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A little background; I work with node.js, and have found that many bugs are avoided by returning all callbacks in asynchronous code. For example:

function useMyAsyncFunc(stuff, c, callback)
    myAsyncFunc(stuff.a, stuff.b, c, function (error, data) {
        if (error) {
            return callback(error);
        }

        // Long body of code in here.

        return callback(null, data);
    });
}

My question is, would it be better to do the above, considering that the chain of callbacks could be quite large, or would

function useMyAsyncFunc(stuff, c, callback)
    myAsyncFunc(stuff.a, stuff.b, c, function (error, data) {
        if (error) {
           callback(error);
           return;
        }

        // Long body of code in here.

        callback(null, data);
        return;
    });
}

be more efficient?

Put more explicitly, does node benefit from the latter, where it is told to ignore the return value of the callback function?

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1  
I think it makes no difference. –  Pointy Oct 11 '12 at 15:55
    
If it's asynchronous, the return value is irrelevant. Just remove them. –  I Hate Lazy Oct 11 '12 at 15:57
1  
@user1689607 NO! The return is absolutely relevant. If you don't return the first callback here, you call it twice. –  qubyte Oct 11 '12 at 15:57
2  
return callback(...); is best practice. –  JohnnyHK Oct 11 '12 at 15:59
    
@Pointy Are you sure? The latter explicitly tells V8 to ignore any possible return value of the callback, whereas I'm not sure if the former requires much overhead in working it out on its own. –  qubyte Oct 11 '12 at 15:59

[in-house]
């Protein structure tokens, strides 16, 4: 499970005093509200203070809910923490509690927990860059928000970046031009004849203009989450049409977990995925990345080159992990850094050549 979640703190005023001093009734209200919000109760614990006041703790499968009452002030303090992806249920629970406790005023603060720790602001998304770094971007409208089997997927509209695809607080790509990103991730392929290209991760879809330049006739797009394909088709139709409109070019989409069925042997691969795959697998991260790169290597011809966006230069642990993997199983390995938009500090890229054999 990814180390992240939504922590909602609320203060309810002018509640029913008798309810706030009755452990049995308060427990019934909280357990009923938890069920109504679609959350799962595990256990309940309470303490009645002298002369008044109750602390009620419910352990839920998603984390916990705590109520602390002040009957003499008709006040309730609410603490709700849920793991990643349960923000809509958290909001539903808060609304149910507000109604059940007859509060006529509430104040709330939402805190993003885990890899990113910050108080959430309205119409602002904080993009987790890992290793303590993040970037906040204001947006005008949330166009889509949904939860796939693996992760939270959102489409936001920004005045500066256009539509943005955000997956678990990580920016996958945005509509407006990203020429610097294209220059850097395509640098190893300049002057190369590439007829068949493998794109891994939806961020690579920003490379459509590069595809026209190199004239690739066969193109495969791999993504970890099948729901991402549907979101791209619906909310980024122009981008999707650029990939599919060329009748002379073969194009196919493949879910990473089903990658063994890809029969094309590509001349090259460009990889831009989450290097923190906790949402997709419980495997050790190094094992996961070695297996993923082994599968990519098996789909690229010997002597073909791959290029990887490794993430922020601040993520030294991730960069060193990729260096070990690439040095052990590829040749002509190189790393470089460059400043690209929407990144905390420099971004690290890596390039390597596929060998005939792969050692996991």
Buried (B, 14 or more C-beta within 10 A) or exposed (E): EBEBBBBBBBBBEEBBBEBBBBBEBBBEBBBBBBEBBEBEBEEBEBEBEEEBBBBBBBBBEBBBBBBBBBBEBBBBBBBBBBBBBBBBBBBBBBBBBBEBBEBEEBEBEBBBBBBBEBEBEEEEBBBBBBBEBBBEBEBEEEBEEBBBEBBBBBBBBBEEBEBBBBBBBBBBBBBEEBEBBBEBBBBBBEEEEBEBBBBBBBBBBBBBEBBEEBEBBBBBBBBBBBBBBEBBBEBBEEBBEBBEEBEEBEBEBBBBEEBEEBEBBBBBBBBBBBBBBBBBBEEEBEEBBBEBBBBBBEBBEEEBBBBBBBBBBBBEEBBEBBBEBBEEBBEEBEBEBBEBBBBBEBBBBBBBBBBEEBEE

1 Answer 1

up vote 2 down vote accepted

I likewise agree that in general the "return callback()" does no harm nor does it significantly affect performance versus "callback(); return;". I decided to test that along with testing "process.nextTick(... cb ...); return;".

Try the following code:

'use strict';

var showComments = 0;
var counter = 10000;
var ab = process.argv[2];

function a(x, cb) {
    var myCB = function (err, result) { x = result; }

    x *= 1.01;
    if (showComments) console.log('start counter =', counter, ', x = ', x);

    if (--counter > 0) a(x, myCB);

    if (showComments) console.log("cb'ing");

    switch (ab) {
        case 'a':
            return cb(undefined, x);

        case 'b':
            cb(undefined, x);
            return;

        case 'c':
            process.nextTick(function () { cb(undefined, x); });
            return;

        default:
            console.log('Oops!  Try typing "node testReturnCallBack.js [a|b|c]"');
            process.exit(1);
    }
}

var start = (new Date()).getTime();

a(1, function (err, result) {
    console.log('final result = ', result);

    var finish = (new Date()).getTime();
    var diff = finish - start;
    console.log('run took %d milliseconds', diff);
});

And you should see that cases 'a' and 'b' run multiple times return basically the same time in milliseconds while the computed value remains constant. Meanwhile case 'c' takes about 50% longer.

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